Harris’ allies point out that she has successfully run for statewide office both as the attorney general of California and as a senator from the state. They also say she had distinguished herself in the last two years as the administration’s most prominent voice on abortion rights, a key issue for voters, and on topics like the economy, on which she has pushed hard to turn out Black, Latino and other voters of color.

Brazile, who remained adamant that the party is not planning to replace Biden, said that if Biden decided to step down, she and other Black women in the party would not allow Harris to be passed over. 

“If somebody wants to go past or look past the vice president of the United States and find someone else, if this was a legitimate scenario or conversation, they would still have to come past some of us,” Brazile said. “Black women are still the backbone of this party. We have been the backbone. And we will continue to help lead the Democratic Party. I’m not saying that we’re playing a race card or a gender card. We’re playing a leadership card. And Vice President Harris has been part of the leadership in this Democratic Party.” 

Meanwhile, Rep. James Clyburn, D-S.C., a Biden-Harris campaign co-chair who was instrumental in helping Biden win the nomination by endorsing him in the South Carolina primary in 2020, told MSNBC that he would “support” Harris if Biden “were to step aside.”

“This party should not in any way do anything to work around Miss Harris,” Clyburn said. “We should do everything we can to bolster her whether it’s in second place or at the top of the ticket.”

There is also the issue of money and who could use the Biden campaign account, which had $91.2 million in it as of May 31. On Sunday, during a tense call between campaign aides and donors, Julie Chavez Rodriguez, the Biden campaign manager, said that if Biden decided to step down, Harris would then control most of the money in the campaign account. And Harris donors have also started strategizing about what her candidacy would look like should Biden decide not to continue running.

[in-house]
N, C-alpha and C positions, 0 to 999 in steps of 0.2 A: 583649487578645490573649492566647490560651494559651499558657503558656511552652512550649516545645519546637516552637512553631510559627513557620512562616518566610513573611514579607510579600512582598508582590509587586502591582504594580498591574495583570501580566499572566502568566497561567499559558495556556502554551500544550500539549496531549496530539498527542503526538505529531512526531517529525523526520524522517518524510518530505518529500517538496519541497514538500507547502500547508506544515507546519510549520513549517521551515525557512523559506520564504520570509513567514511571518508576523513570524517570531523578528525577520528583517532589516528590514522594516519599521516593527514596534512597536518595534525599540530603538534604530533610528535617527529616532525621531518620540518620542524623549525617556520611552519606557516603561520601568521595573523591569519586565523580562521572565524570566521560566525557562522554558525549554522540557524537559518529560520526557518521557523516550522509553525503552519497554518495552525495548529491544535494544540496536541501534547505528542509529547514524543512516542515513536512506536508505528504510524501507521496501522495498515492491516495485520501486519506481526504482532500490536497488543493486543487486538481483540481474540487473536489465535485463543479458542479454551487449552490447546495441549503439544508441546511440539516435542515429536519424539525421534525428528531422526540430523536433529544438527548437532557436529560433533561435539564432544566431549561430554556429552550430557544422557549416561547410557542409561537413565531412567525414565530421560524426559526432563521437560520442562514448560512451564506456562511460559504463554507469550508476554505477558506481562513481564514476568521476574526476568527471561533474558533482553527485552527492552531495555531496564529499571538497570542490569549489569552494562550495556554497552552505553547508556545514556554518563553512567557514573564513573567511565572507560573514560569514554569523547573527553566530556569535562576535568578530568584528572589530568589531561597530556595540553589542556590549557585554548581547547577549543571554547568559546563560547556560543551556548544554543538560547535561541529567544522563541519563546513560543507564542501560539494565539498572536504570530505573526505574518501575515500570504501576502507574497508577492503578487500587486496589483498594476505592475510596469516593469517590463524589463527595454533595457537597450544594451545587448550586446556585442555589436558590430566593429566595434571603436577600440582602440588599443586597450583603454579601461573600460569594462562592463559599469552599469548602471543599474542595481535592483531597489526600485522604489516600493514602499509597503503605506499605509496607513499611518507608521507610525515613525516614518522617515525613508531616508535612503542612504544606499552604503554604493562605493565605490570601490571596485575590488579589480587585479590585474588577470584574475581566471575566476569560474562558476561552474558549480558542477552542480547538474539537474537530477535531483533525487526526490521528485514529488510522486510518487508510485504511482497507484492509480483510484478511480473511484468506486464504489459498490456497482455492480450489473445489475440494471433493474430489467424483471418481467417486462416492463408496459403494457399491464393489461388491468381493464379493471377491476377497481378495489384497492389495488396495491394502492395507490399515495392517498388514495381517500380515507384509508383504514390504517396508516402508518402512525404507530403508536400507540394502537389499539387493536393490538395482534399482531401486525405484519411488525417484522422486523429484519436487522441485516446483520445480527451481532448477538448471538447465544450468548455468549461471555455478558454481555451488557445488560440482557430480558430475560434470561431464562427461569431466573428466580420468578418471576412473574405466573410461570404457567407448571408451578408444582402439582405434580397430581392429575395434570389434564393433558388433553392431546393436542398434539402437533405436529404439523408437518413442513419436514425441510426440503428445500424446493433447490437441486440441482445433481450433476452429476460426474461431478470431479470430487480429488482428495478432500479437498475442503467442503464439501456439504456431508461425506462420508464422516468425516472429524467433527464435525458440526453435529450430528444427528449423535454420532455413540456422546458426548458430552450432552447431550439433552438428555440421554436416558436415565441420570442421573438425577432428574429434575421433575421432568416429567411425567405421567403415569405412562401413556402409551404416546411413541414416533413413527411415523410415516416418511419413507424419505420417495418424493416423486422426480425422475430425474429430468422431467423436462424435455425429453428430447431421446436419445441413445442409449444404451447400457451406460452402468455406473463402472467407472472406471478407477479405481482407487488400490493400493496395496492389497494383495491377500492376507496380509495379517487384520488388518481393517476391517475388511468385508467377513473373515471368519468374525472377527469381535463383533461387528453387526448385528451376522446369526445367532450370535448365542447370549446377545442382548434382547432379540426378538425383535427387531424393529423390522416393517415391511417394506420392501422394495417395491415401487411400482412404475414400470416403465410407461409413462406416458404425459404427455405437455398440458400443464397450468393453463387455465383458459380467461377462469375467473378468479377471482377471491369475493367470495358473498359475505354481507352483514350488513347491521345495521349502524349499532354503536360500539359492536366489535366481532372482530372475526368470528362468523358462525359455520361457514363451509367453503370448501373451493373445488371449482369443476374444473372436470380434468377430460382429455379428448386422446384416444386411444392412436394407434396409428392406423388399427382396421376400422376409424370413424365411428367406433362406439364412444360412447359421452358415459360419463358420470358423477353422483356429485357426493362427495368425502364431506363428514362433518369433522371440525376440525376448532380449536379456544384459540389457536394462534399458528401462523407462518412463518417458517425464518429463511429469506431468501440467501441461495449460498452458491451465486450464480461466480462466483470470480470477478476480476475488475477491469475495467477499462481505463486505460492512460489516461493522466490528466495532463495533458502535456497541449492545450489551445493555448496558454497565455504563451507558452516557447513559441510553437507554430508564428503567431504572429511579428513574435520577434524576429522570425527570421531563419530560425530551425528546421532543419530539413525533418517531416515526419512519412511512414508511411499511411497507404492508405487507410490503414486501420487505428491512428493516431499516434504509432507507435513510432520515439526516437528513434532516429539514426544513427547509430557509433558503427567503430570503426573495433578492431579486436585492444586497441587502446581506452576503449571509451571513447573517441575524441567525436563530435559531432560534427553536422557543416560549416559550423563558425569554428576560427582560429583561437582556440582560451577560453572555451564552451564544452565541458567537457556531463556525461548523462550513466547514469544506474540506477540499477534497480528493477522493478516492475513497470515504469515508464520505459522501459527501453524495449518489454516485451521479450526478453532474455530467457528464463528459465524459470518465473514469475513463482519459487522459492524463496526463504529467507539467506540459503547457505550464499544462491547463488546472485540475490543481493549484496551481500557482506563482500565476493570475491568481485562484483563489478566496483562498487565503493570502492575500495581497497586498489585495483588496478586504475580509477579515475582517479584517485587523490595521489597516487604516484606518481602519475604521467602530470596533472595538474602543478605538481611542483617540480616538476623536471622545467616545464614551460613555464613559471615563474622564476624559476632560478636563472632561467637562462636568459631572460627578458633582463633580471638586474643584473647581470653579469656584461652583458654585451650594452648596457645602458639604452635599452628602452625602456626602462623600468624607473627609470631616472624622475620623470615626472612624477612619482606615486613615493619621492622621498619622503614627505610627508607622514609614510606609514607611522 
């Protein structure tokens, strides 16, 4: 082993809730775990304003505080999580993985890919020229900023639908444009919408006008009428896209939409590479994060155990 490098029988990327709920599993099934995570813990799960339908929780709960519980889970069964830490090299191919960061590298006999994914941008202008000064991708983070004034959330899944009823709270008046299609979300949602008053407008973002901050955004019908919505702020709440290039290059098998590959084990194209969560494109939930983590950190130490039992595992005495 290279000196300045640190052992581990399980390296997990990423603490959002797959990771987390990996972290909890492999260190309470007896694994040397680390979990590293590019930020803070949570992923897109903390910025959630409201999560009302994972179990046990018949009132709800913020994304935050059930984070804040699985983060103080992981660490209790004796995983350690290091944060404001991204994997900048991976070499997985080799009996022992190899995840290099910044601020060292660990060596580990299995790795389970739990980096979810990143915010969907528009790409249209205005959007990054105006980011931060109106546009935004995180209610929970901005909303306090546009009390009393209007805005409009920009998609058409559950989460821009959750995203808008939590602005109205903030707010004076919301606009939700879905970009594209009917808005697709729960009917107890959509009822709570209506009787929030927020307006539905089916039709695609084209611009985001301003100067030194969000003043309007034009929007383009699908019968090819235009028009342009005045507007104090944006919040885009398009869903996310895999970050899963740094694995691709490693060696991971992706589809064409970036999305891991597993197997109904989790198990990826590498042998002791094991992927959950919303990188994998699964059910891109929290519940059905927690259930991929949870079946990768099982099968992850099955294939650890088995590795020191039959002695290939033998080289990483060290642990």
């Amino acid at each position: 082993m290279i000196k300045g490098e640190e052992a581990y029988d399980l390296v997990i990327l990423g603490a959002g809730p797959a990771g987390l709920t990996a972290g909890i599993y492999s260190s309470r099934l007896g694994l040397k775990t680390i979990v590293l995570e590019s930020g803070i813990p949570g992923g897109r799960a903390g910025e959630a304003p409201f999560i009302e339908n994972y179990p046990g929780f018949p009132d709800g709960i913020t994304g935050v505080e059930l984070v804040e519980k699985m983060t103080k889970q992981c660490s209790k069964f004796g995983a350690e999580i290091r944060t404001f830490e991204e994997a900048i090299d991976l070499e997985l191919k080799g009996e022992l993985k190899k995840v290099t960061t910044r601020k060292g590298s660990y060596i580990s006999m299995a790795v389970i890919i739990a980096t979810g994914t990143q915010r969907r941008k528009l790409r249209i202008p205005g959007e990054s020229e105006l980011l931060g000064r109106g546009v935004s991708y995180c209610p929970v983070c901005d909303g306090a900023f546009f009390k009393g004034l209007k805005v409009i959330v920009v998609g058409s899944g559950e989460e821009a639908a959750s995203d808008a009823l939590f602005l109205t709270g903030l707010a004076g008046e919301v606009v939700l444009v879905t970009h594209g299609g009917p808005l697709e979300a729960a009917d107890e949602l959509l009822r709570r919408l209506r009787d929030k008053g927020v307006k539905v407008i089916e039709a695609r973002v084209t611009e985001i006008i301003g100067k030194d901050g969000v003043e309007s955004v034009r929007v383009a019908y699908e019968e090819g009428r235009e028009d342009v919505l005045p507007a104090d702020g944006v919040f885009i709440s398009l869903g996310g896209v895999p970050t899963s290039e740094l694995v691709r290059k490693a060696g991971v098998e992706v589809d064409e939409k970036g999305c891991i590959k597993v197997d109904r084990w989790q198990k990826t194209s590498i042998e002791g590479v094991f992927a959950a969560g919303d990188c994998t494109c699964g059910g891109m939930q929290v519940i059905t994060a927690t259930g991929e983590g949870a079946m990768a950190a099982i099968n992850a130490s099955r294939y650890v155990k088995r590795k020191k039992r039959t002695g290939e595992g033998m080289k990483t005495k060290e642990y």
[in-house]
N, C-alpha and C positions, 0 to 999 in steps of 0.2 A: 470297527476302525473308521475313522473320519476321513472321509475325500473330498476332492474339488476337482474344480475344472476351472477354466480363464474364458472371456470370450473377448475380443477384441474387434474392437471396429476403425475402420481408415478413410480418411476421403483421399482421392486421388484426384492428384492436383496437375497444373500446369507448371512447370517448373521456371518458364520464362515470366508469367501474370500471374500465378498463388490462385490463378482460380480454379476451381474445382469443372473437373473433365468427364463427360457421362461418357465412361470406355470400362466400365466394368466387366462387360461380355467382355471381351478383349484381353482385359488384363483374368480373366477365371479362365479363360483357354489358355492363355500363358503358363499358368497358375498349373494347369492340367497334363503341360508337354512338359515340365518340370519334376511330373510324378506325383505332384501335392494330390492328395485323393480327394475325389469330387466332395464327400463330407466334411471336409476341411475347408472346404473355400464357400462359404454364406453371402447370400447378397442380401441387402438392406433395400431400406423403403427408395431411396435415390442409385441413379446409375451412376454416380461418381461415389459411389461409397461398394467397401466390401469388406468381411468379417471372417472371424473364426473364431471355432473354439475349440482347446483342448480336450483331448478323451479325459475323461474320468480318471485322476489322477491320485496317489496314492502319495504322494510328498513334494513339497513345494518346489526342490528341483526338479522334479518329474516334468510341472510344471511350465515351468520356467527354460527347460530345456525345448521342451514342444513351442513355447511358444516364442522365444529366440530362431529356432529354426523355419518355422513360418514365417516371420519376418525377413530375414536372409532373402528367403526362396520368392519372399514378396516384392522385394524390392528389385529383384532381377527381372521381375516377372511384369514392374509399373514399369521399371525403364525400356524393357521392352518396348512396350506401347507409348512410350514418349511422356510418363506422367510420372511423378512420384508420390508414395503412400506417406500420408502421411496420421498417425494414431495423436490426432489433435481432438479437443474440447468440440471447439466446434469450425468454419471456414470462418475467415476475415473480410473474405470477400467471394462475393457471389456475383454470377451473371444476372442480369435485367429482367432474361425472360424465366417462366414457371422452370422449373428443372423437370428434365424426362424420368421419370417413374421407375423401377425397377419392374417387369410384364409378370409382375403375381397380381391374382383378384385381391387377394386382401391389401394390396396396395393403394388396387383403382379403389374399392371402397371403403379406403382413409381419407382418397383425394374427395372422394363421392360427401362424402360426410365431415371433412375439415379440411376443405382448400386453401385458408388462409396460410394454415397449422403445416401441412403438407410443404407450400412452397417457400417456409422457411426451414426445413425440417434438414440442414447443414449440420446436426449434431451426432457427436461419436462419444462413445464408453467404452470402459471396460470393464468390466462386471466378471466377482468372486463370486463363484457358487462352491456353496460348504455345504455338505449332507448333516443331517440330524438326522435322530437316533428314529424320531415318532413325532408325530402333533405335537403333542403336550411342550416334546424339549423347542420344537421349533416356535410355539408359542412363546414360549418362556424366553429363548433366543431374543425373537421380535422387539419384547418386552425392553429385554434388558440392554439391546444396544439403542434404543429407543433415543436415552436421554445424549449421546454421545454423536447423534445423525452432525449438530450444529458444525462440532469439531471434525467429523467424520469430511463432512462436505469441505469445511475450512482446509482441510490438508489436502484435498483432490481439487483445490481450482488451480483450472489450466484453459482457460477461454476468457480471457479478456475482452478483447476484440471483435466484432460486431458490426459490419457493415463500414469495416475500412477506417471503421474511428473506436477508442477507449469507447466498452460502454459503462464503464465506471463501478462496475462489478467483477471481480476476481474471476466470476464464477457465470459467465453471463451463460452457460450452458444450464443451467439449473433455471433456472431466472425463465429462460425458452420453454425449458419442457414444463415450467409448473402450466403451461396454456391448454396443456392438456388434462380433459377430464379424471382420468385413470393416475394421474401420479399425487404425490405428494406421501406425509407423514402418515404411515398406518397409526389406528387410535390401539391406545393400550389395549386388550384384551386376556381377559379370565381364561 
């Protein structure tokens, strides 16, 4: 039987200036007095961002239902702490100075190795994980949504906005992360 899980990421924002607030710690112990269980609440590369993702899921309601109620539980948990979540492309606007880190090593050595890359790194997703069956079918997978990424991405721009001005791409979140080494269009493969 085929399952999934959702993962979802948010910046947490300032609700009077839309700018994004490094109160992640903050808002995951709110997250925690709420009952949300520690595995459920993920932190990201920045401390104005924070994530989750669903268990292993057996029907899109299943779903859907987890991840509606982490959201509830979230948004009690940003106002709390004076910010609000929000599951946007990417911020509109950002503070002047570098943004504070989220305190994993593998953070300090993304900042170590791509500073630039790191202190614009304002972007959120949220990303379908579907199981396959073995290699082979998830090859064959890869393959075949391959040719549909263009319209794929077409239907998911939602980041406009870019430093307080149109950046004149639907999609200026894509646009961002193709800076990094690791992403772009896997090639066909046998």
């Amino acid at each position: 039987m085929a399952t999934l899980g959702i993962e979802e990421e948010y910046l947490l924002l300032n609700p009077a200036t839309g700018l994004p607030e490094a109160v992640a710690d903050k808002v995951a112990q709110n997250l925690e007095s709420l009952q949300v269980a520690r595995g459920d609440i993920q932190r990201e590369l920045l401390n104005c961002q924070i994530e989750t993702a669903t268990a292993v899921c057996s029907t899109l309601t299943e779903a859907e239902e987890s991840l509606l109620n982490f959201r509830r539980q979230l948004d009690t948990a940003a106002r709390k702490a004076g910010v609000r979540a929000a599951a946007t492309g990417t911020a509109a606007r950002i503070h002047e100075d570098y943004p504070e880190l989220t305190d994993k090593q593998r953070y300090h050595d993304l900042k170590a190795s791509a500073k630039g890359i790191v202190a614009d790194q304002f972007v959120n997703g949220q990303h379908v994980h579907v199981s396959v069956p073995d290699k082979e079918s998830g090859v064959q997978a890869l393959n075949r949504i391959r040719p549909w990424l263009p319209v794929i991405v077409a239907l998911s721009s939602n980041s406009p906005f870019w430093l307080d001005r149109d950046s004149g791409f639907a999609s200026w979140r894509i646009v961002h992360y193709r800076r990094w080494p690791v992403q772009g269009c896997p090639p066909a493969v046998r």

A CNN poll released Tuesday also found that Harris would do better than Biden in a hypothetical match-up with Trump. According to the poll, 47% of registered voters would support Trump and 45% would support Harris, though the result is within the margin of error. Historically, though, Harris’ approval ratings have often lagged behind Biden’s approval, which has also been low.

Still, a number of people around Harris say she remains focused on reassuring elected officials and others that the debate has not meaningfully affected the race — on conveying that the president she works with every day remains in command of his duties, on rallying the pockets of the Biden-Harris coalition that need shoring up, including major-party donors and voters, and on prosecuting the case against electing Trump.

Her message, they said, remains much like what Harris said the day after the debate at a Los Angeles campaign event.

“Four things remain true before that debate and after that debate: The stakes are higher than they’ve ever been,” Harris said to applause. “This person [Trump] is a threat to our democracy. We have all of the right issues on our side in terms of what we are fighting for. And you know the fourth thing that remains true before the debate and after debate? Trump is still a liar.”

First appeared on www.nbcnews.com